In our culture, narrow means unforgiving. It implies a closed off mind that is dwarfed and stunted by defective education and fear. No one likes to be called narrow! Christians, just like anyone else, can be narrow in a bad way. We certainly don’t want to be narrow and self-righteous like the list-keeping Pharisees. Nor do we want to be narrow and inflexibly dogmatic about matters in which the scriptures are not clear.

On the other hand, we have to embrace the narrowness Christ commands. He says there are only two roads. One road leads to destruction and one leads to life. And there is no middle way. Jesus never said anything by accident. What he said here was completely intentional. He knew that nothing is more calamitous than for someone to hear this sermon and meditate on its precepts, even bow in admiration, but never experience its reality. That makes Jesus’ conclusory remarks the most important words of the entire sermon.


For the gate is wide and the way is easy that leads to destruction, and those who enter by it are many.” Picture a large entrance to a walled city opening onto a broad paved boulevard. The road is spacious, so it is easy to locate and the easy to travel. Because of its size, there’s no limitation for baggage. You can take anything along that you want. Nothing has to be left behind. To stay on the road, all you have to do is follow your desires. It requires no effort.

This wide pleasant road imposes no boundaries on what you think or feel. Personal views do not make any difference at all. Everyone’s truth is their own truth. There are no uncomfortable opinions or actions on this road. It is a comforting an exciting journey. The road has plenty of room for everyone as long as one’s thinking does not turn into value judgments. It is perfectly fine to compare and contrast philosophies, but to say one is better than the other is way too narrow for this broad road. The relative is absolutized, and the absolute is relativized.[4]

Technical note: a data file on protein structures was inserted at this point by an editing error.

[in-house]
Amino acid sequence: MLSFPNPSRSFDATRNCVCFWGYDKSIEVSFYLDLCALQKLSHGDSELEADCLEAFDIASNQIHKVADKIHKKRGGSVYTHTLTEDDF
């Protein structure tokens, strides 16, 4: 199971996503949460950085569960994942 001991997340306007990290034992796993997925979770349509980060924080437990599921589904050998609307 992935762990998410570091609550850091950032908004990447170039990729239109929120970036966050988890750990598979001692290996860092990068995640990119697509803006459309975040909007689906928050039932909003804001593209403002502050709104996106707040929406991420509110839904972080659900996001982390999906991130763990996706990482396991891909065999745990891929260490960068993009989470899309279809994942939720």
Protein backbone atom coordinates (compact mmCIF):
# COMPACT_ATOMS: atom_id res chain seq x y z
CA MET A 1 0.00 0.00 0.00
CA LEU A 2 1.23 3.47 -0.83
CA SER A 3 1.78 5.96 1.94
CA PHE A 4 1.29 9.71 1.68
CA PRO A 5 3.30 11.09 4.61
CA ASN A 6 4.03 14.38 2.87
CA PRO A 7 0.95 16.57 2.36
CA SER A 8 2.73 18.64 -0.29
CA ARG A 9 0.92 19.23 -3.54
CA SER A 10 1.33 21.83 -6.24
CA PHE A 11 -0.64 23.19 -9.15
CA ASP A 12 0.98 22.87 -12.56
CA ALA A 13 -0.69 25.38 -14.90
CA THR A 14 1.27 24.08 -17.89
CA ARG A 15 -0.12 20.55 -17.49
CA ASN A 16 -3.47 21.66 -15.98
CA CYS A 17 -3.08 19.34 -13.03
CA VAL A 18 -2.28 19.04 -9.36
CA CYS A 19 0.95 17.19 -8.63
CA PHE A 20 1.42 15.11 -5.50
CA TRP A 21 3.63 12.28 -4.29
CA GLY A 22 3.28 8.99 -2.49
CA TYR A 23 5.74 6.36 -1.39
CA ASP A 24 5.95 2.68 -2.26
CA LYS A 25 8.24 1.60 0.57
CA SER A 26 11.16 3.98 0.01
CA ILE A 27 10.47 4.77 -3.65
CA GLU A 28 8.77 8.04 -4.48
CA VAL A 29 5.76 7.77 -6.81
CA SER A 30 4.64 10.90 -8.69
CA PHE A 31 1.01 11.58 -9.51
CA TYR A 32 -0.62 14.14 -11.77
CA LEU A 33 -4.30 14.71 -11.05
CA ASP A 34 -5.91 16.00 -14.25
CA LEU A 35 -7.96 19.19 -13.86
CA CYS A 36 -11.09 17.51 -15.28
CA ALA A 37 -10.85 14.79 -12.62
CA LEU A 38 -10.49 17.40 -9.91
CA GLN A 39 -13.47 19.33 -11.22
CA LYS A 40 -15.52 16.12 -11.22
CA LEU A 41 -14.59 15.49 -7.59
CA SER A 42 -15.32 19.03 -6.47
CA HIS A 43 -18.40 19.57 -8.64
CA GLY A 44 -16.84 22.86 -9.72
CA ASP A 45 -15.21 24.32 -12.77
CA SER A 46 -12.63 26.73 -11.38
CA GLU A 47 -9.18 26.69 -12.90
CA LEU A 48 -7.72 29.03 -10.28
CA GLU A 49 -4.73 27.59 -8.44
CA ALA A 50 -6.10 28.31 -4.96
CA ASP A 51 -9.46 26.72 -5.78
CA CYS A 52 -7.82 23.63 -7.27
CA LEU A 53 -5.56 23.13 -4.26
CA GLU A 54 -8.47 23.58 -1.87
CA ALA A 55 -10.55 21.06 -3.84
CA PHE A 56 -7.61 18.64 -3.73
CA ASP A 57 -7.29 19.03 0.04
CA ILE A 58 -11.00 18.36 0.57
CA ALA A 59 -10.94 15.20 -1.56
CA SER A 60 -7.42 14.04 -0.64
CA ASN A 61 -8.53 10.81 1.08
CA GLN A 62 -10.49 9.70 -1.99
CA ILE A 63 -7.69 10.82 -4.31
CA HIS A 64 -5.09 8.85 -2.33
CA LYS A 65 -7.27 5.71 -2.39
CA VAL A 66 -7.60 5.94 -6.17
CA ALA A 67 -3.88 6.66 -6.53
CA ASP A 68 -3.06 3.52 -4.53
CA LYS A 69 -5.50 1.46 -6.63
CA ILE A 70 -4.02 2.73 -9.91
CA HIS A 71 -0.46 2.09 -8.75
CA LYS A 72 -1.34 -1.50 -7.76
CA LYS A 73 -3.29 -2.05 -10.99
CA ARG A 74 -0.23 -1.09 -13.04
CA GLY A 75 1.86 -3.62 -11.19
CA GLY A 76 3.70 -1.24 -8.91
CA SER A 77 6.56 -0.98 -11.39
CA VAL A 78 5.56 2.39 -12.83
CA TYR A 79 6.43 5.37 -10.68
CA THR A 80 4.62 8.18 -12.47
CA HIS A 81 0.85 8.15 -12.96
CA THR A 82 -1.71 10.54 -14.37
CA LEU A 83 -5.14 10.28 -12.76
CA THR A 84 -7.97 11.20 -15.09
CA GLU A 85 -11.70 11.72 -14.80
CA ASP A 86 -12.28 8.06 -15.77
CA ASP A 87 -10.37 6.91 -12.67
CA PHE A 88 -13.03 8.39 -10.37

The only limits on this road are platitudes about the good of the majority or the will of the people. The wide road imposes few boundaries on conduct. It infects its travelers with a deceptive sense of freedom and independence. But the trip itself is all it has to offer. It is an unsatisfying journey.

Even though it is the wrong road, Jesus says that “many enter through it.” The highway is heavily traveled. Most people prefer it that way. You are never alone on the broad road. Eventually, however, the road comes to an abrupt end at the edge of the abyss. The road stops there, but the traveler does not!


14 For the gate is narrow and the way is hard that leads to life, and those who find it are few.” Jesus asks us to picture a tiny gate that is easily overlooked. You have to search for it to find it. And when you do find it, the road is narrow. No matter how far or how long you travel it, it never gets wider. It suggests an entrance so narrow no one can bring any baggage with them, they must leave everything behind.